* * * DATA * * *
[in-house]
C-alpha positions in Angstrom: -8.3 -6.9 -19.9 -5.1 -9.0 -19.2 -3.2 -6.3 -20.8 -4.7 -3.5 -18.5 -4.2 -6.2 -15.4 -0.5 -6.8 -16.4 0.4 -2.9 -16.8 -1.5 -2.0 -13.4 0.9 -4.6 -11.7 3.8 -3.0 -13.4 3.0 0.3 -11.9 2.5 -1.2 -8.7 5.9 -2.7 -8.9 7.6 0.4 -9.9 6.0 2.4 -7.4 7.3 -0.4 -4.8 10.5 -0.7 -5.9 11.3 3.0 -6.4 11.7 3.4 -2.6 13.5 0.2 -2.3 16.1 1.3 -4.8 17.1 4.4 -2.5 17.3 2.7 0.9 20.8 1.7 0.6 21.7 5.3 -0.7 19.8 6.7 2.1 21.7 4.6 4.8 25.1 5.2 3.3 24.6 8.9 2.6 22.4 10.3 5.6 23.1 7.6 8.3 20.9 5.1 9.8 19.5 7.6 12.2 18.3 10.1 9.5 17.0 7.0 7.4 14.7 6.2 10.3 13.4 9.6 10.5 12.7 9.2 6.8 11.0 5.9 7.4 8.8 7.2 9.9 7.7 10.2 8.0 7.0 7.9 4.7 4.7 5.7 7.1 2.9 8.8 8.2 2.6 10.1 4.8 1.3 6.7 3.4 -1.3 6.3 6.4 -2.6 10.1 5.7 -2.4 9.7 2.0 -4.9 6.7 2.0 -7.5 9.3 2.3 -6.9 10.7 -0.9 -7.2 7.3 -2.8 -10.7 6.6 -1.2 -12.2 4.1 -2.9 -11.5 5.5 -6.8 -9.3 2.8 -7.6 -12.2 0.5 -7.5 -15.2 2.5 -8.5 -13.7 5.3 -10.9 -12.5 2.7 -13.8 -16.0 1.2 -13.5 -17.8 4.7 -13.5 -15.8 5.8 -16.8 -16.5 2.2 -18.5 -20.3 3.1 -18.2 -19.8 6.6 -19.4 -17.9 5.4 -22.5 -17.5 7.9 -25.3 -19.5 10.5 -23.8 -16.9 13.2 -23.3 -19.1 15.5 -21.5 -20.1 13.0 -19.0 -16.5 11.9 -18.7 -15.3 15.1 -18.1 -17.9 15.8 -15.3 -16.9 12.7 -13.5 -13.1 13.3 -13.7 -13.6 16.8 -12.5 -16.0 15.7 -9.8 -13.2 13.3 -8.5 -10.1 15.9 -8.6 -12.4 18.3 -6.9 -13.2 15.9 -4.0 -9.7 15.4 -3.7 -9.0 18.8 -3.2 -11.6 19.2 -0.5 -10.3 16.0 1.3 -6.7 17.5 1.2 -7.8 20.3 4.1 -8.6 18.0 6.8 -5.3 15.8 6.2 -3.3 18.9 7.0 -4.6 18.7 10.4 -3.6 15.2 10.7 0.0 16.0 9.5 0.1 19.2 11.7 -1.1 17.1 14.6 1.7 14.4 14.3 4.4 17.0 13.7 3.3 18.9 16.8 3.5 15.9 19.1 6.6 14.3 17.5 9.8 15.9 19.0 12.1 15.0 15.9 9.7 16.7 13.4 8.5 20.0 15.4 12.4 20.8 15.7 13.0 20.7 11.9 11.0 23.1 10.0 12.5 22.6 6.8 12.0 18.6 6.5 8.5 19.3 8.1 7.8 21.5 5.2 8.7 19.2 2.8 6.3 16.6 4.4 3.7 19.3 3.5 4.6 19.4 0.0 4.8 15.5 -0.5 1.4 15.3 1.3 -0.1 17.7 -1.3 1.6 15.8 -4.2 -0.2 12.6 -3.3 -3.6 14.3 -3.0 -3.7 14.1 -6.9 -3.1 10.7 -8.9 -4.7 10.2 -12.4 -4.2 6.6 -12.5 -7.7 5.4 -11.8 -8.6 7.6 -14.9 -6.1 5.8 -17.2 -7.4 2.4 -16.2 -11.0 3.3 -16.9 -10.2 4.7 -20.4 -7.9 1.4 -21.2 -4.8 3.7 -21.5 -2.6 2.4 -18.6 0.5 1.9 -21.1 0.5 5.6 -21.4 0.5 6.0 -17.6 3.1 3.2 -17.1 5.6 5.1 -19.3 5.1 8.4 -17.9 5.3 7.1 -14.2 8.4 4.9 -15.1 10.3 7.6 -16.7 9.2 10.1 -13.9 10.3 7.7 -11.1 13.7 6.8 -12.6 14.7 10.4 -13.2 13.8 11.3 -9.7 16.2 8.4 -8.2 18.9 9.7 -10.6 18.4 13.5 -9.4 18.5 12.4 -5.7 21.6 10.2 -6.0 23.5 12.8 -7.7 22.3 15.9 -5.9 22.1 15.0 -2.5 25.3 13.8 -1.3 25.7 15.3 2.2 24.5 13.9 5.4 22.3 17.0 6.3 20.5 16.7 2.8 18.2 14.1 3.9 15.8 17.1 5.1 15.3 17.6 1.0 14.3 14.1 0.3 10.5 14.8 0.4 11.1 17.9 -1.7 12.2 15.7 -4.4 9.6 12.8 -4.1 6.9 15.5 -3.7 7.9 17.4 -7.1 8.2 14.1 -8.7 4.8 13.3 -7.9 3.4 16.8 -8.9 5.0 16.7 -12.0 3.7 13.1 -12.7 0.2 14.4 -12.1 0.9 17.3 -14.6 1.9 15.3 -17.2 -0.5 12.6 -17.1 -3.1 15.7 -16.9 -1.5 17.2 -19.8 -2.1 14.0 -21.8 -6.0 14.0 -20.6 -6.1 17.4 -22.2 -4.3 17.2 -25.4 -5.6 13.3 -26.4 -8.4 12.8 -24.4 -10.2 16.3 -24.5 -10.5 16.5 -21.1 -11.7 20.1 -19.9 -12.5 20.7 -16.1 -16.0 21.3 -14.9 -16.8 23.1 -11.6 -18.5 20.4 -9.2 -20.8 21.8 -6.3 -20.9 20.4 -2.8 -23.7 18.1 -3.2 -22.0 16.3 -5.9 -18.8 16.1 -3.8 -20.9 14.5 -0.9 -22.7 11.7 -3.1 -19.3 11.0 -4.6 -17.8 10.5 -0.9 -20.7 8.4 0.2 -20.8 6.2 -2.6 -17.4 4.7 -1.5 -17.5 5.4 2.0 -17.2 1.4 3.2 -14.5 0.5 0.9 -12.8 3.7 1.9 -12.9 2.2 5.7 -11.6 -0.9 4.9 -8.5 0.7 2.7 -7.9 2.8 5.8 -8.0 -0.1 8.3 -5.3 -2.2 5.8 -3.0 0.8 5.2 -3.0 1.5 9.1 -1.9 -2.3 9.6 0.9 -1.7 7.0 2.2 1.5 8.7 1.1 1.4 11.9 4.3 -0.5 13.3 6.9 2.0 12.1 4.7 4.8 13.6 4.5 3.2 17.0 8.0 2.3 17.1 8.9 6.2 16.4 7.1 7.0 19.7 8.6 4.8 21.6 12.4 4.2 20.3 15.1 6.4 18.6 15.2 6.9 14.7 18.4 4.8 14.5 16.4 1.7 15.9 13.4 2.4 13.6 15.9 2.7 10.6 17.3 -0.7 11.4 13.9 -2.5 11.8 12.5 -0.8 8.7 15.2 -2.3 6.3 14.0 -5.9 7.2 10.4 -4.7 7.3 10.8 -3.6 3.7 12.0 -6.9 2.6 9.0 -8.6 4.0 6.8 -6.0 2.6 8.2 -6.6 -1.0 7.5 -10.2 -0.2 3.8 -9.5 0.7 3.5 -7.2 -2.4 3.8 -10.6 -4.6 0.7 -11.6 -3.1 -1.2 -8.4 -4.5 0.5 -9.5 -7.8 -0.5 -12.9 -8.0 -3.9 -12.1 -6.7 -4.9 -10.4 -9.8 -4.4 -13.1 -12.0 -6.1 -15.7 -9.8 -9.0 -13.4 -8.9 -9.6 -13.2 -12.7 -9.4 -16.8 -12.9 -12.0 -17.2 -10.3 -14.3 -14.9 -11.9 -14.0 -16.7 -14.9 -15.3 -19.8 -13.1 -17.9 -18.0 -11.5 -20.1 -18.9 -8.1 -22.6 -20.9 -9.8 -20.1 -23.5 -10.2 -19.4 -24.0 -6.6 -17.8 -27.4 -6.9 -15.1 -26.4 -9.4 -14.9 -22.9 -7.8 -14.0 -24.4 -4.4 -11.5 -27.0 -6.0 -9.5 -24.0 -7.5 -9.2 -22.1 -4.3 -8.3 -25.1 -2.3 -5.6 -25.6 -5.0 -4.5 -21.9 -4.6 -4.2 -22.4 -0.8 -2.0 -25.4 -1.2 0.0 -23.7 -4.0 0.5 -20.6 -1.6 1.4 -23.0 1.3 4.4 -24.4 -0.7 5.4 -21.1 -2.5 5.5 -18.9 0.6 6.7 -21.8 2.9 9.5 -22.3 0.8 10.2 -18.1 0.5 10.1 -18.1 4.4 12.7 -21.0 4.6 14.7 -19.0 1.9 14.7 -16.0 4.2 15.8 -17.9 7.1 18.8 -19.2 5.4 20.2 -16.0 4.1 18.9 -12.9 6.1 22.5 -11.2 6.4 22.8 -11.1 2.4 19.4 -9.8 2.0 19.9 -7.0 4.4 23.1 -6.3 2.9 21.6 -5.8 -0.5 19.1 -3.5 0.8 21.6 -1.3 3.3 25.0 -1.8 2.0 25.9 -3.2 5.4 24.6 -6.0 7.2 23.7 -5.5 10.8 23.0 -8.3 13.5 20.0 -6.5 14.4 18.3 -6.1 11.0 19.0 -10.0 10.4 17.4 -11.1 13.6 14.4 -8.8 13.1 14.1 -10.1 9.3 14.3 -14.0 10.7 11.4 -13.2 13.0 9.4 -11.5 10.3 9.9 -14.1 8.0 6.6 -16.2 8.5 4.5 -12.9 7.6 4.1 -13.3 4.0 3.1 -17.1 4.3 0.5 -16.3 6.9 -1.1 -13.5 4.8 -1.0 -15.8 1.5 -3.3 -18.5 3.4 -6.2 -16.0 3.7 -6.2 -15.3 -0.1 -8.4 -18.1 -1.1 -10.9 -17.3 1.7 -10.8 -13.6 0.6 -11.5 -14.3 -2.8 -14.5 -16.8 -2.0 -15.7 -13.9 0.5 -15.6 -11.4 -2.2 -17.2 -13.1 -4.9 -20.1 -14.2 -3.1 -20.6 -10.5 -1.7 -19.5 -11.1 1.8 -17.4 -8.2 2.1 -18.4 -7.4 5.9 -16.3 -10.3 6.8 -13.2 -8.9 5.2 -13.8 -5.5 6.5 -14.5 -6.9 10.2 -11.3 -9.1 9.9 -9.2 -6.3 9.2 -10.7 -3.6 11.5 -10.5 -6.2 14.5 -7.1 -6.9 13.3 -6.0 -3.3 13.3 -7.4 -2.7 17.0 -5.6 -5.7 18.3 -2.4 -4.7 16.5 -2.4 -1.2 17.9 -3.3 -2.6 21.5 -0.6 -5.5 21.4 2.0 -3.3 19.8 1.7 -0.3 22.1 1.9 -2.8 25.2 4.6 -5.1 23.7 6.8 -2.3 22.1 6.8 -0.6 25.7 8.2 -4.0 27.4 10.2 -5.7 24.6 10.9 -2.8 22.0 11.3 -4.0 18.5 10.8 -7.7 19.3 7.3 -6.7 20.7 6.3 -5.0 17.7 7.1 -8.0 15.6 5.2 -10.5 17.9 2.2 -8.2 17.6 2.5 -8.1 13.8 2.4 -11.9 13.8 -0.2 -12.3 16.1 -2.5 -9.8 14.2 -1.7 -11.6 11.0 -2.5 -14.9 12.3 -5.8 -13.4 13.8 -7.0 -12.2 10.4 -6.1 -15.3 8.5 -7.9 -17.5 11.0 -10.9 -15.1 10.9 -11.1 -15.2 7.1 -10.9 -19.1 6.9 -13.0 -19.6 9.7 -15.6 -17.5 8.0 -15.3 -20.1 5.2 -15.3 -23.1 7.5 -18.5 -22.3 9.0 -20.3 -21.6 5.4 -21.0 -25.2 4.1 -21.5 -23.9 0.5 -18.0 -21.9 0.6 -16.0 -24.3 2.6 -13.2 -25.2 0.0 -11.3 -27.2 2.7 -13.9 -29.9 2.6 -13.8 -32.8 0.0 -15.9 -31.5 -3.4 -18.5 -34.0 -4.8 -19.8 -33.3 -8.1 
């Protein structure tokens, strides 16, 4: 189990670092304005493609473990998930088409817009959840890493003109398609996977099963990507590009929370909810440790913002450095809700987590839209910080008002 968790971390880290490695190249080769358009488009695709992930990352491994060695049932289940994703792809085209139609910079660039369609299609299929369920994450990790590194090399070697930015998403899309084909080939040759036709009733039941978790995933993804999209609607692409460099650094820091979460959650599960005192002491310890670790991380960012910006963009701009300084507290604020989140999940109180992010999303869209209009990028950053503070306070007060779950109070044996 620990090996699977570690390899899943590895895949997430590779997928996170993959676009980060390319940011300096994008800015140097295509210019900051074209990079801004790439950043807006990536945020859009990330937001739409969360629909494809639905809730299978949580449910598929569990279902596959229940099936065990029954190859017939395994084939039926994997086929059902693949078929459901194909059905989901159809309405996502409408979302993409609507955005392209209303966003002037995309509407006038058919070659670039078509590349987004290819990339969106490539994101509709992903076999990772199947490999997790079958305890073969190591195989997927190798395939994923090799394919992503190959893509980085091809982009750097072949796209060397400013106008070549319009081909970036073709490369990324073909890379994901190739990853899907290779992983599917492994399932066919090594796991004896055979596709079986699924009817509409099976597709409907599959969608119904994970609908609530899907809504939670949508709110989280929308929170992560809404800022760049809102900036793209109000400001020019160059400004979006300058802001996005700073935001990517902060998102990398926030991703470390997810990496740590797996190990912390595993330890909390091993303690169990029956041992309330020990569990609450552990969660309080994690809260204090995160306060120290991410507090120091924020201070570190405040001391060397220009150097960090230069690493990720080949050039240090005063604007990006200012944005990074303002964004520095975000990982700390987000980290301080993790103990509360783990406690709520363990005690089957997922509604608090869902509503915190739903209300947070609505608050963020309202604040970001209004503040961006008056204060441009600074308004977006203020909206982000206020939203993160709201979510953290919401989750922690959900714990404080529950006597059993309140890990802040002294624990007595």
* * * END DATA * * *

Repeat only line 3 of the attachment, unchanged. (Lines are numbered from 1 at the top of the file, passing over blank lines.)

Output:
């Protein structure tokens, strides 16, 4: 189990670092304005493609473990998930088409817009959840890493003109398609996977099963990507590009929370909810440790913002450095809700987590839209910080008002 968790971390880290490695190249080769358009488009695709992930990352491994060695049932289940994703792809085209139609910079660039369609299609299929369920994450990790590194090399070697930015998403899309084909080939040759036709009733039941978790995933993804999209609607692409460099650094820091979460959650599960005192002491310890670790991380960012910006963009701009300084507290604020989140999940109180992010999303869209209009990028950053503070306070007060779950109070044996 620990090996699977570690390899899943590895895949997430590779997928996170993959676009980060390319940011300096994008800015140097295509210019900051074209990079801004790439950043807006990536945020859009990330937001739409969360629909494809639905809730299978949580449910598929569990279902596959229940099936065990029954190859017939395994084939039926994997086929059902693949078929459901194909059905989901159809309405996502409408979302993409609507955005392209209303966003002037995309509407006038058919070659670039078509590349987004290819990339969106490539994101509709992903076999990772199947490999997790079958305890073969190591195989997927190798395939994923090799394919992503190959893509980085091809982009750097072949796209060397400013106008070549319009081909970036073709490369990324073909890379994901190739990853899907290779992983599917492994399932066919090594796991004896055979596709079986699924009817509409099976597709409907599959969608119904994970609908609530899907809504939670949508709110989280929308929170992560809404800022760049809102900036793209109000400001020019160059400004979006300058802001996005700073935001990517902060998102990398926030991703470390997810990496740590797996190990912390595993330890909390091993303690169990029956041992309330020990569990609450552990969660309080994690809260204090995160306060120290991410507090120091924020201070570190405040001391060397220009150097960090230069690493990720080949050039240090005063604007990006200012944005990074303002964004520095975000990982700390987000980290301080993790103990509360783990406690709520363990005690089957997922509604608090869902509503915190739903209300947070609505608050963020309202604040970001209004503040961006008056204060441009600074308004977006203020909206982000206020939203993160709201979510953290919401989750922690959900714990404080529950006597059993309140890990802040002294624990007595």